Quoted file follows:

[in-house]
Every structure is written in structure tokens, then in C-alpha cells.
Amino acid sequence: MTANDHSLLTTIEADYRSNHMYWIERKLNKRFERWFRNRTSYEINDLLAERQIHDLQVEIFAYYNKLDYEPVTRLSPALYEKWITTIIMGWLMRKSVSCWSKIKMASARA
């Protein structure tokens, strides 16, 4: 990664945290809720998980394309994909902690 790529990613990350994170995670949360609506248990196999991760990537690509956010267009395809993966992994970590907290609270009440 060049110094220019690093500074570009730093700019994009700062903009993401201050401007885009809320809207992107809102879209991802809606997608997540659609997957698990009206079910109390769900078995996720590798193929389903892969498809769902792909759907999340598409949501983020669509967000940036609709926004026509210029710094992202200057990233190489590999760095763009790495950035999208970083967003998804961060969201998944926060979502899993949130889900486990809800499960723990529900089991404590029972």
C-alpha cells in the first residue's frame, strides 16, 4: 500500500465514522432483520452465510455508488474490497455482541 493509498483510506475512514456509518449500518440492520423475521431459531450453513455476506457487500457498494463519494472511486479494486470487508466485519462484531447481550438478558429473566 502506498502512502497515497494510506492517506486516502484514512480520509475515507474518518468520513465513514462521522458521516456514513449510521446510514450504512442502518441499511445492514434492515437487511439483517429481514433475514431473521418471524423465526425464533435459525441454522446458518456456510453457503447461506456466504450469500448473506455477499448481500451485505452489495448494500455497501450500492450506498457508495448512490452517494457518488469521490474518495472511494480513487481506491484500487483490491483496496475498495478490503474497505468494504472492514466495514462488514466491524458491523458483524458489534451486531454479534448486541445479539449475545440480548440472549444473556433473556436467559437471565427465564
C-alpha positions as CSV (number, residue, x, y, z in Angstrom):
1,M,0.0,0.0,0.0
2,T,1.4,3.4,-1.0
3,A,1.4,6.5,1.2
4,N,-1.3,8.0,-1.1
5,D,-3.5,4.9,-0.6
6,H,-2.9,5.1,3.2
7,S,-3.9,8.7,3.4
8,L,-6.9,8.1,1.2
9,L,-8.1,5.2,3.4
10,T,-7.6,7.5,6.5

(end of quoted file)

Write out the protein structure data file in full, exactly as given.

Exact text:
[in-house]
Every structure is written in structure tokens, then in C-alpha cells.
Amino acid sequence: MTANDHSLLTTIEADYRSNHMYWIERKLNKRFERWFRNRTSYEINDLLAERQIHDLQVEIFAYYNKLDYEPVTRLSPALYEKWITTIIMGWLMRKSVSCWSKIKMASARA
């Protein structure tokens, strides 16, 4: 990664945290809720998980394309994909902690 790529990613990350994170995670949360609506248990196999991760990537690509956010267009395809993966992994970590907290609270009440 060049110094220019690093500074570009730093700019994009700062903009993401201050401007885009809320809207992107809102879209991802809606997608997540659609997957698990009206079910109390769900078995996720590798193929389903892969498809769902792909759907999340598409949501983020669509967000940036609709926004026509210029710094992202200057990233190489590999760095763009790495950035999208970083967003998804961060969201998944926060979502899993949130889900486990809800499960723990529900089991404590029972």
C-alpha cells in the first residue's frame, strides 16, 4: 500500500465514522432483520452465510455508488474490497455482541 493509498483510506475512514456509518449500518440492520423475521431459531450453513455476506457487500457498494463519494472511486479494486470487508466485519462484531447481550438478558429473566 502506498502512502497515497494510506492517506486516502484514512480520509475515507474518518468520513465513514462521522458521516456514513449510521446510514450504512442502518441499511445492514434492515437487511439483517429481514433475514431473521418471524423465526425464533435459525441454522446458518456456510453457503447461506456466504450469500448473506455477499448481500451485505452489495448494500455497501450500492450506498457508495448512490452517494457518488469521490474518495472511494480513487481506491484500487483490491483496496475498495478490503474497505468494504472492514466495514462488514466491524458491523458483524458489534451486531454479534448486541445479539449475545440480548440472549444473556433473556436467559437471565427465564
C-alpha positions as CSV (number, residue, x, y, z in Angstrom):
1,M,0.0,0.0,0.0
2,T,1.4,3.4,-1.0
3,A,1.4,6.5,1.2
4,N,-1.3,8.0,-1.1
5,D,-3.5,4.9,-0.6
6,H,-2.9,5.1,3.2
7,S,-3.9,8.7,3.4
8,L,-6.9,8.1,1.2
9,L,-8.1,5.2,3.4
10,T,-7.6,7.5,6.5